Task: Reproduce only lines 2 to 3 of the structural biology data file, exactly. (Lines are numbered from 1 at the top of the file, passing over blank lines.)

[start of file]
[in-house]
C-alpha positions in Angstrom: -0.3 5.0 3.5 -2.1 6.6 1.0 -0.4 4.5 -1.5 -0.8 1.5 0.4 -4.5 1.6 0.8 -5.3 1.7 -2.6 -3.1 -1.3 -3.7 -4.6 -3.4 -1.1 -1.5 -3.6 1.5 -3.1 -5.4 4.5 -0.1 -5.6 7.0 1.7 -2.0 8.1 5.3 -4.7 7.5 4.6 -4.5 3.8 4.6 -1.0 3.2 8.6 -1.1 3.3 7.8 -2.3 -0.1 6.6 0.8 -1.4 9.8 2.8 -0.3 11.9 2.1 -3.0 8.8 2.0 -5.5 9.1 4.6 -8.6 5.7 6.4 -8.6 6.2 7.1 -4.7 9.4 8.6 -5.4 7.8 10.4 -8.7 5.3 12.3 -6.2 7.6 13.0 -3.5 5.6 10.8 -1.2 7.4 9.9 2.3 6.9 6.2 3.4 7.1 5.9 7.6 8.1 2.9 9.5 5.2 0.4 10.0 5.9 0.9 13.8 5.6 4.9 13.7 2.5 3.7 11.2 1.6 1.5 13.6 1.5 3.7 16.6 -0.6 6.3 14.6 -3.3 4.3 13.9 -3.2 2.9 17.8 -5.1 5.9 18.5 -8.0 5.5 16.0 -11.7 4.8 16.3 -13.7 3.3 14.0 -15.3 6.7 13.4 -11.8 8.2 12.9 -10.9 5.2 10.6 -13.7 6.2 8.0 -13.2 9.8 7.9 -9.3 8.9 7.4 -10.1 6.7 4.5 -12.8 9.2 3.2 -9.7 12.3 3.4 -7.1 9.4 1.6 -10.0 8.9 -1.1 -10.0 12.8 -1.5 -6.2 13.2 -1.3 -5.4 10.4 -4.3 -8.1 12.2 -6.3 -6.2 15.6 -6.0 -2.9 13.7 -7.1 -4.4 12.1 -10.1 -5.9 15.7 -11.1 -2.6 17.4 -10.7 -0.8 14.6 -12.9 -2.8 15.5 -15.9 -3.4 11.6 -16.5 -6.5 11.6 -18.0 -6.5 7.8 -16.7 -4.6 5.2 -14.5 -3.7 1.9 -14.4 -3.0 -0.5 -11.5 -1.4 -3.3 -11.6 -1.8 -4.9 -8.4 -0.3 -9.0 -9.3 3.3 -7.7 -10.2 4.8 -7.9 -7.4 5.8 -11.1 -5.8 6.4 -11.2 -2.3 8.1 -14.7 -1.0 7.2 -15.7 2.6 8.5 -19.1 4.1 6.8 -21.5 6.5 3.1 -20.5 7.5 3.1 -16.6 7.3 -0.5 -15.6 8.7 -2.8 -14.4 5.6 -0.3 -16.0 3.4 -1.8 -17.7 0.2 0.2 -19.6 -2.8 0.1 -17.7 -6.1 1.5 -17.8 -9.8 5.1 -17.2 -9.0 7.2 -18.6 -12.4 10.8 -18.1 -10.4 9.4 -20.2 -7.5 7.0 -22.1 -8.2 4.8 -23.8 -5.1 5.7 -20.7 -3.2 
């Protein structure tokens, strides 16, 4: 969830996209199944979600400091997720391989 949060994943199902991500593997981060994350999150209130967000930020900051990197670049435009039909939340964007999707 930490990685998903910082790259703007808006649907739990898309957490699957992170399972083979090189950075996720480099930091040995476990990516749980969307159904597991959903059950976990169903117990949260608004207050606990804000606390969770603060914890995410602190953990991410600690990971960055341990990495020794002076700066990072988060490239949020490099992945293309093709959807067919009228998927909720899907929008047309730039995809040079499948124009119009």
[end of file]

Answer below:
C-alpha positions in Angstrom: -0.3 5.0 3.5 -2.1 6.6 1.0 -0.4 4.5 -1.5 -0.8 1.5 0.4 -4.5 1.6 0.8 -5.3 1.7 -2.6 -3.1 -1.3 -3.7 -4.6 -3.4 -1.1 -1.5 -3.6 1.5 -3.1 -5.4 4.5 -0.1 -5.6 7.0 1.7 -2.0 8.1 5.3 -4.7 7.5 4.6 -4.5 3.8 4.6 -1.0 3.2 8.6 -1.1 3.3 7.8 -2.3 -0.1 6.6 0.8 -1.4 9.8 2.8 -0.3 11.9 2.1 -3.0 8.8 2.0 -5.5 9.1 4.6 -8.6 5.7 6.4 -8.6 6.2 7.1 -4.7 9.4 8.6 -5.4 7.8 10.4 -8.7 5.3 12.3 -6.2 7.6 13.0 -3.5 5.6 10.8 -1.2 7.4 9.9 2.3 6.9 6.2 3.4 7.1 5.9 7.6 8.1 2.9 9.5 5.2 0.4 10.0 5.9 0.9 13.8 5.6 4.9 13.7 2.5 3.7 11.2 1.6 1.5 13.6 1.5 3.7 16.6 -0.6 6.3 14.6 -3.3 4.3 13.9 -3.2 2.9 17.8 -5.1 5.9 18.5 -8.0 5.5 16.0 -11.7 4.8 16.3 -13.7 3.3 14.0 -15.3 6.7 13.4 -11.8 8.2 12.9 -10.9 5.2 10.6 -13.7 6.2 8.0 -13.2 9.8 7.9 -9.3 8.9 7.4 -10.1 6.7 4.5 -12.8 9.2 3.2 -9.7 12.3 3.4 -7.1 9.4 1.6 -10.0 8.9 -1.1 -10.0 12.8 -1.5 -6.2 13.2 -1.3 -5.4 10.4 -4.3 -8.1 12.2 -6.3 -6.2 15.6 -6.0 -2.9 13.7 -7.1 -4.4 12.1 -10.1 -5.9 15.7 -11.1 -2.6 17.4 -10.7 -0.8 14.6 -12.9 -2.8 15.5 -15.9 -3.4 11.6 -16.5 -6.5 11.6 -18.0 -6.5 7.8 -16.7 -4.6 5.2 -14.5 -3.7 1.9 -14.4 -3.0 -0.5 -11.5 -1.4 -3.3 -11.6 -1.8 -4.9 -8.4 -0.3 -9.0 -9.3 3.3 -7.7 -10.2 4.8 -7.9 -7.4 5.8 -11.1 -5.8 6.4 -11.2 -2.3 8.1 -14.7 -1.0 7.2 -15.7 2.6 8.5 -19.1 4.1 6.8 -21.5 6.5 3.1 -20.5 7.5 3.1 -16.6 7.3 -0.5 -15.6 8.7 -2.8 -14.4 5.6 -0.3 -16.0 3.4 -1.8 -17.7 0.2 0.2 -19.6 -2.8 0.1 -17.7 -6.1 1.5 -17.8 -9.8 5.1 -17.2 -9.0 7.2 -18.6 -12.4 10.8 -18.1 -10.4 9.4 -20.2 -7.5 7.0 -22.1 -8.2 4.8 -23.8 -5.1 5.7 -20.7 -3.2 
């Protein structure tokens, strides 16, 4: 969830996209199944979600400091997720391989 949060994943199902991500593997981060994350999150209130967000930020900051990197670049435009039909939340964007999707 930490990685998903910082790259703007808006649907739990898309957490699957992170399972083979090189950075996720480099930091040995476990990516749980969307159904597991959903059950976990169903117990949260608004207050606990804000606390969770603060914890995410602190953990991410600690990971960055341990990495020794002076700066990072988060490239949020490099992945293309093709959807067919009228998927909720899907929008047309730039995809040079499948124009119009």